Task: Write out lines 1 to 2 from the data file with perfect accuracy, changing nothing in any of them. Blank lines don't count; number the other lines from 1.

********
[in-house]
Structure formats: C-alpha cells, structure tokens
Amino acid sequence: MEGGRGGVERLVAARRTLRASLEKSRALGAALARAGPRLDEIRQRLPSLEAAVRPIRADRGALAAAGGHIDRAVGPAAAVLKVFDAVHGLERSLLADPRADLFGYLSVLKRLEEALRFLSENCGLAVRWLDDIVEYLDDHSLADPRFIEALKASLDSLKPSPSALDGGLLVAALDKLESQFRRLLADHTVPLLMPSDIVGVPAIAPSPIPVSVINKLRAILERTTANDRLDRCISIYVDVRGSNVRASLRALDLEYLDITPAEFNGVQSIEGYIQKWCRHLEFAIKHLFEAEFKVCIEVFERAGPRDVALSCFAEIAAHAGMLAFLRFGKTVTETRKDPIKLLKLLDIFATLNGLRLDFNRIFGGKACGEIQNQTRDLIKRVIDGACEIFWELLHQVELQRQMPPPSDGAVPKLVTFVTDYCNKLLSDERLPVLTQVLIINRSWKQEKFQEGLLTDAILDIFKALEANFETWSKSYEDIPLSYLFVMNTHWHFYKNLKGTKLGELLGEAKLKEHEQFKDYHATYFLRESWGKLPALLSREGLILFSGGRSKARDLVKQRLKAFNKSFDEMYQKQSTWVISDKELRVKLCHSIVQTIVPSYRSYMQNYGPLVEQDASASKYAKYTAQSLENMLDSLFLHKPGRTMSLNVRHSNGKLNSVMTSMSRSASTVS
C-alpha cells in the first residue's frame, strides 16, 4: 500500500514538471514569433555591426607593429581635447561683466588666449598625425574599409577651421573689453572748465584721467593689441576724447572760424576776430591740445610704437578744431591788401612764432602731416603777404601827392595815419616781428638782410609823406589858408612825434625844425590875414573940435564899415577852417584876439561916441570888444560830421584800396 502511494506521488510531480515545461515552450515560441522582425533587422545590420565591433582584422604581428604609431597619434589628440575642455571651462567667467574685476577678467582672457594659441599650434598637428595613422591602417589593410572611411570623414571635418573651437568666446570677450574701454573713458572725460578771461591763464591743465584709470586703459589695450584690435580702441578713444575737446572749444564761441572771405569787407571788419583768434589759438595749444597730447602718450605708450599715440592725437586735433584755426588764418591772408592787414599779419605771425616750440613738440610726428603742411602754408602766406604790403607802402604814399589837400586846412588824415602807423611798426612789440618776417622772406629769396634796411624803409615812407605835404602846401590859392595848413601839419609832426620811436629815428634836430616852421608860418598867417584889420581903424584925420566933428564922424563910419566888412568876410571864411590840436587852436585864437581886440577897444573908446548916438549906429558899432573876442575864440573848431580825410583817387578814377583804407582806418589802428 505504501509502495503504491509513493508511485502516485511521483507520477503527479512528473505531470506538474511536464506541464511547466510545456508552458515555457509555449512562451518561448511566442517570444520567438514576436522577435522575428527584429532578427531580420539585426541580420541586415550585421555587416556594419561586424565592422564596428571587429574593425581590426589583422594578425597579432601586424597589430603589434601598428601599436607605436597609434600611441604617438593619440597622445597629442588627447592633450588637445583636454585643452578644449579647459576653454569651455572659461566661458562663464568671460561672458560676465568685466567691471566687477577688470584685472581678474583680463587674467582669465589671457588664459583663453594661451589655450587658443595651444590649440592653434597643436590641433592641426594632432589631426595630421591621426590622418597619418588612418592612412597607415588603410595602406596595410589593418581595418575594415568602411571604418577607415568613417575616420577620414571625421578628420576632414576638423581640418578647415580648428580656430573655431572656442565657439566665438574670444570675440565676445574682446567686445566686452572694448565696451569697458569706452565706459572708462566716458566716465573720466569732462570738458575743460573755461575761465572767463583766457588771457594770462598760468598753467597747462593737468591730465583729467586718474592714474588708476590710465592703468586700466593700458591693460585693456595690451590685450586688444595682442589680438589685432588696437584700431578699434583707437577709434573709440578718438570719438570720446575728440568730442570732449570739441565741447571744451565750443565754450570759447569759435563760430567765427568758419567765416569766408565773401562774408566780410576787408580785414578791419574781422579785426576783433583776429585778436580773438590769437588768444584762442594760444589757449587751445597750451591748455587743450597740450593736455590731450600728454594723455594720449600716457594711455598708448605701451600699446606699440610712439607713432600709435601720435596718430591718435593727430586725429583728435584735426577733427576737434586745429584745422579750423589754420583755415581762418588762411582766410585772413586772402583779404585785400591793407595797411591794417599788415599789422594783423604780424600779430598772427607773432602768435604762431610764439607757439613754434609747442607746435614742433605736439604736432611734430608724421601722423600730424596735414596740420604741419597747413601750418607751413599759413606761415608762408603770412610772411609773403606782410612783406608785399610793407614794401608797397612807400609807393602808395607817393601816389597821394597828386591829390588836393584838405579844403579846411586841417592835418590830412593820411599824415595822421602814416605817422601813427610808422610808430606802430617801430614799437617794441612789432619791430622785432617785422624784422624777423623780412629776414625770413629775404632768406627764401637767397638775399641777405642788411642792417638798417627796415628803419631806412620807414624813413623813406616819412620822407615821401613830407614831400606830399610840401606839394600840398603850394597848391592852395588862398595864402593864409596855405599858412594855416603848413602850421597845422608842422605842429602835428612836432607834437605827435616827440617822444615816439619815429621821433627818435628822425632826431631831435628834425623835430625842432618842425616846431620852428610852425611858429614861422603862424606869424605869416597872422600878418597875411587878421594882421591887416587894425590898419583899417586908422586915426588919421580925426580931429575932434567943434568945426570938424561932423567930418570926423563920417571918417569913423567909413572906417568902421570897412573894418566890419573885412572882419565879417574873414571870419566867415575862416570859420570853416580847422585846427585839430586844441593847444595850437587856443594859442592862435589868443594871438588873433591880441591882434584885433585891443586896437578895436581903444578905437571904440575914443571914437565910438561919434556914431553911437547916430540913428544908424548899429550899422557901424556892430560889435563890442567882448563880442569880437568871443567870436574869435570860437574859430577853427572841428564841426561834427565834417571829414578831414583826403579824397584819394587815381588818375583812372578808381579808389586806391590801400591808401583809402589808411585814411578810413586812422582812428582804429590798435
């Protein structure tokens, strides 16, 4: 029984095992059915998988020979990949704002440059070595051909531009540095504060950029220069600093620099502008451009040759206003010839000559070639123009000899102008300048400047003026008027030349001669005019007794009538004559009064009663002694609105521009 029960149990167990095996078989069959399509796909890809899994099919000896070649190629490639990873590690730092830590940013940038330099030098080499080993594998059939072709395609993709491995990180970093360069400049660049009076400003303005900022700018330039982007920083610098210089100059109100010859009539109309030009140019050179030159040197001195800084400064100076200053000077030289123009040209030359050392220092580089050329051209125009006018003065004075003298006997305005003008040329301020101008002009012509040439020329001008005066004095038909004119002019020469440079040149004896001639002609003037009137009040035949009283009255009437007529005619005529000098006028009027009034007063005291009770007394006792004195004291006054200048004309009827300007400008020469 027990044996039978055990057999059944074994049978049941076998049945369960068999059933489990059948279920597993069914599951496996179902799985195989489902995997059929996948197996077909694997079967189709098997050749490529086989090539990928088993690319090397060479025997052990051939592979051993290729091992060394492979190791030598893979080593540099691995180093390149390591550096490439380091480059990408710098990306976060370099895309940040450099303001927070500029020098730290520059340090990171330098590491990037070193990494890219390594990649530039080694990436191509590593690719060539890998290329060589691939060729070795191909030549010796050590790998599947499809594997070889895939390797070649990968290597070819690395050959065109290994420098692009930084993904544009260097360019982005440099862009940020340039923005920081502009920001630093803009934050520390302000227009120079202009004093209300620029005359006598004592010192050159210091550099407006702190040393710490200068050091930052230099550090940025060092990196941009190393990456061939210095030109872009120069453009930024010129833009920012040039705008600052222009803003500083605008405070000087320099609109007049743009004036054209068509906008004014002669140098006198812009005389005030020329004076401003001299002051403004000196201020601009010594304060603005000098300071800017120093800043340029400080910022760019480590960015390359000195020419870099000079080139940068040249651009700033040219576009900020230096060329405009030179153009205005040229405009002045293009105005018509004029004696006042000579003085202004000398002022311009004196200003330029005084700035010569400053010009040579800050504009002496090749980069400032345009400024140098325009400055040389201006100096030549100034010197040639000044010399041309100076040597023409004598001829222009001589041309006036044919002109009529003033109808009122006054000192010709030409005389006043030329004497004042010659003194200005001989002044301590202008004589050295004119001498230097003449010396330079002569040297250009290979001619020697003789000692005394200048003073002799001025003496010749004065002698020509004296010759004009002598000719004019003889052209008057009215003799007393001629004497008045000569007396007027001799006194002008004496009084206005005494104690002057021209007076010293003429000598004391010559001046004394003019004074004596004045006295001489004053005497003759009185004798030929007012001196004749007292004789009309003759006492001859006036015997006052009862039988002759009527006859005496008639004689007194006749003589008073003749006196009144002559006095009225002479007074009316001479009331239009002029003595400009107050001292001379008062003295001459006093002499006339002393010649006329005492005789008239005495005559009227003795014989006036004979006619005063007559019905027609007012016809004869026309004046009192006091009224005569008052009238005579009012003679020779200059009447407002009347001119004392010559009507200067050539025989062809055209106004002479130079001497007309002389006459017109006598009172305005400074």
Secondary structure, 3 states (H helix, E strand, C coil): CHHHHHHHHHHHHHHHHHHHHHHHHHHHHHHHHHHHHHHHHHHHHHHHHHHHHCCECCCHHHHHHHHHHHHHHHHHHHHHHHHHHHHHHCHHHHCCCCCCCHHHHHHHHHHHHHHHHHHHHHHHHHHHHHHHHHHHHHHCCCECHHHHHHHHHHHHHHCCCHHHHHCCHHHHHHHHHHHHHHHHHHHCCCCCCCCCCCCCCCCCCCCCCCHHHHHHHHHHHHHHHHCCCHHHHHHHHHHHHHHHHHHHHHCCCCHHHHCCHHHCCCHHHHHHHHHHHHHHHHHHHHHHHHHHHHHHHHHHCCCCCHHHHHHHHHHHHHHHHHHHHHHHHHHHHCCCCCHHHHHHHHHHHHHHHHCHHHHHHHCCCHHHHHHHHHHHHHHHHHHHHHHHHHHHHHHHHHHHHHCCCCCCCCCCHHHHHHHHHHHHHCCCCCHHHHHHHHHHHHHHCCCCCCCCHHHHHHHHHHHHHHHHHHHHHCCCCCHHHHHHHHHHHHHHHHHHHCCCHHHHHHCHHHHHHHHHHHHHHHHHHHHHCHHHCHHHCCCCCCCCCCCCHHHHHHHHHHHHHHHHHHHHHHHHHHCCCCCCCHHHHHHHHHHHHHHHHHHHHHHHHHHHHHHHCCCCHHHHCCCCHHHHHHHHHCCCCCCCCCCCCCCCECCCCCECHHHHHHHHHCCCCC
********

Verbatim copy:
[in-house]
Structure formats: C-alpha cells, structure tokens